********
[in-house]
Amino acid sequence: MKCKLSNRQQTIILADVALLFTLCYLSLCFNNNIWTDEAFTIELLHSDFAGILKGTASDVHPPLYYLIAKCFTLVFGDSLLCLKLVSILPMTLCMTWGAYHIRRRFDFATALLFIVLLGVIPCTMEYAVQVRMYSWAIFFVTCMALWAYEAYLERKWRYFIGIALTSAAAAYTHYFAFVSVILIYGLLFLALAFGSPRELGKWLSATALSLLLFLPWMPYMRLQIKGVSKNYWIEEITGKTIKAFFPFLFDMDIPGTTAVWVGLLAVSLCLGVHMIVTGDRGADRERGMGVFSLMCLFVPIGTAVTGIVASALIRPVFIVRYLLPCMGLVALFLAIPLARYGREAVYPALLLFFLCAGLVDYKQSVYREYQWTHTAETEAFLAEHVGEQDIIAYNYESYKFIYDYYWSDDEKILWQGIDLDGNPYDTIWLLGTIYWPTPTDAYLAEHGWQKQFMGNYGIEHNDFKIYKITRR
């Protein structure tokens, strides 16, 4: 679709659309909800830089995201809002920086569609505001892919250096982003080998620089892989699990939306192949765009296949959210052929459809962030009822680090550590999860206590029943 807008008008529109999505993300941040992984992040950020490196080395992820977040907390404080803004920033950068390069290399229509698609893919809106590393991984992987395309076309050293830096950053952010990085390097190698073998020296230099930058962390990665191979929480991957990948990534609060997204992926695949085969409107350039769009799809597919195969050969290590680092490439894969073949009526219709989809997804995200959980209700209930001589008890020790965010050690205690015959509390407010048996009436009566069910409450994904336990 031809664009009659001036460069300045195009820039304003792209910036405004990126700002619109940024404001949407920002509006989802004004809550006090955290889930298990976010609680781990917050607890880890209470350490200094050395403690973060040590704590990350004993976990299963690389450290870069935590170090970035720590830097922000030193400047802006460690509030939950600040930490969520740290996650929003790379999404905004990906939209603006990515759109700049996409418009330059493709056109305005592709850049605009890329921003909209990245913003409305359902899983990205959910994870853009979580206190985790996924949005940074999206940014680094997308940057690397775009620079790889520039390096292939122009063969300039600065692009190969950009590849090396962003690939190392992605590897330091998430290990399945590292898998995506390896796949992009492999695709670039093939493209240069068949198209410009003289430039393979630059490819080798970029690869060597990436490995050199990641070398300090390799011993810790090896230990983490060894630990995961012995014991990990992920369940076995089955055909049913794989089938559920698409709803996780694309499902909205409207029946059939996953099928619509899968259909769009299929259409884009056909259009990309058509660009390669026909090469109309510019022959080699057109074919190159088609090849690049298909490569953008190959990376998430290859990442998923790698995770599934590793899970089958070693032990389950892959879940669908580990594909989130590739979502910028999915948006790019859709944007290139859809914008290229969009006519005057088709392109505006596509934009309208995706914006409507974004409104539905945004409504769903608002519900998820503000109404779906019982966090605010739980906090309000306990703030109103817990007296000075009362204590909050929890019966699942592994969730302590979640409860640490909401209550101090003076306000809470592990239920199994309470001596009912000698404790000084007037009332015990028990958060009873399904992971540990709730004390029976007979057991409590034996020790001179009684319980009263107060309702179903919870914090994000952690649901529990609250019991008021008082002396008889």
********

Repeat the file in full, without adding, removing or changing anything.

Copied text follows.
[in-house]
Amino acid sequence: MKCKLSNRQQTIILADVALLFTLCYLSLCFNNNIWTDEAFTIELLHSDFAGILKGTASDVHPPLYYLIAKCFTLVFGDSLLCLKLVSILPMTLCMTWGAYHIRRRFDFATALLFIVLLGVIPCTMEYAVQVRMYSWAIFFVTCMALWAYEAYLERKWRYFIGIALTSAAAAYTHYFAFVSVILIYGLLFLALAFGSPRELGKWLSATALSLLLFLPWMPYMRLQIKGVSKNYWIEEITGKTIKAFFPFLFDMDIPGTTAVWVGLLAVSLCLGVHMIVTGDRGADRERGMGVFSLMCLFVPIGTAVTGIVASALIRPVFIVRYLLPCMGLVALFLAIPLARYGREAVYPALLLFFLCAGLVDYKQSVYREYQWTHTAETEAFLAEHVGEQDIIAYNYESYKFIYDYYWSDDEKILWQGIDLDGNPYDTIWLLGTIYWPTPTDAYLAEHGWQKQFMGNYGIEHNDFKIYKITRR
């Protein structure tokens, strides 16, 4: 679709659309909800830089995201809002920086569609505001892919250096982003080998620089892989699990939306192949765009296949959210052929459809962030009822680090550590999860206590029943 807008008008529109999505993300941040992984992040950020490196080395992820977040907390404080803004920033950068390069290399229509698609893919809106590393991984992987395309076309050293830096950053952010990085390097190698073998020296230099930058962390990665191979929480991957990948990534609060997204992926695949085969409107350039769009799809597919195969050969290590680092490439894969073949009526219709989809997804995200959980209700209930001589008890020790965010050690205690015959509390407010048996009436009566069910409450994904336990 031809664009009659001036460069300045195009820039304003792209910036405004990126700002619109940024404001949407920002509006989802004004809550006090955290889930298990976010609680781990917050607890880890209470350490200094050395403690973060040590704590990350004993976990299963690389450290870069935590170090970035720590830097922000030193400047802006460690509030939950600040930490969520740290996650929003790379999404905004990906939209603006990515759109700049996409418009330059493709056109305005592709850049605009890329921003909209990245913003409305359902899983990205959910994870853009979580206190985790996924949005940074999206940014680094997308940057690397775009620079790889520039390096292939122009063969300039600065692009190969950009590849090396962003690939190392992605590897330091998430290990399945590292898998995506390896796949992009492999695709670039093939493209240069068949198209410009003289430039393979630059490819080798970029690869060597990436490995050199990641070398300090390799011993810790090896230990983490060894630990995961012995014991990990992920369940076995089955055909049913794989089938559920698409709803996780694309499902909205409207029946059939996953099928619509899968259909769009299929259409884009056909259009990309058509660009390669026909090469109309510019022959080699057109074919190159088609090849690049298909490569953008190959990376998430290859990442998923790698995770599934590793899970089958070693032990389950892959879940669908580990594909989130590739979502910028999915948006790019859709944007290139859809914008290229969009006519005057088709392109505006596509934009309208995706914006409507974004409104539905945004409504769903608002519900998820503000109404779906019982966090605010739980906090309000306990703030109103817990007296000075009362204590909050929890019966699942592994969730302590979640409860640490909401209550101090003076306000809470592990239920199994309470001596009912000698404790000084007037009332015990028990958060009873399904992971540990709730004390029976007979057991409590034996020790001179009684319980009263107060309702179903919870914090994000952690649901529990609250019991008021008082002396008889």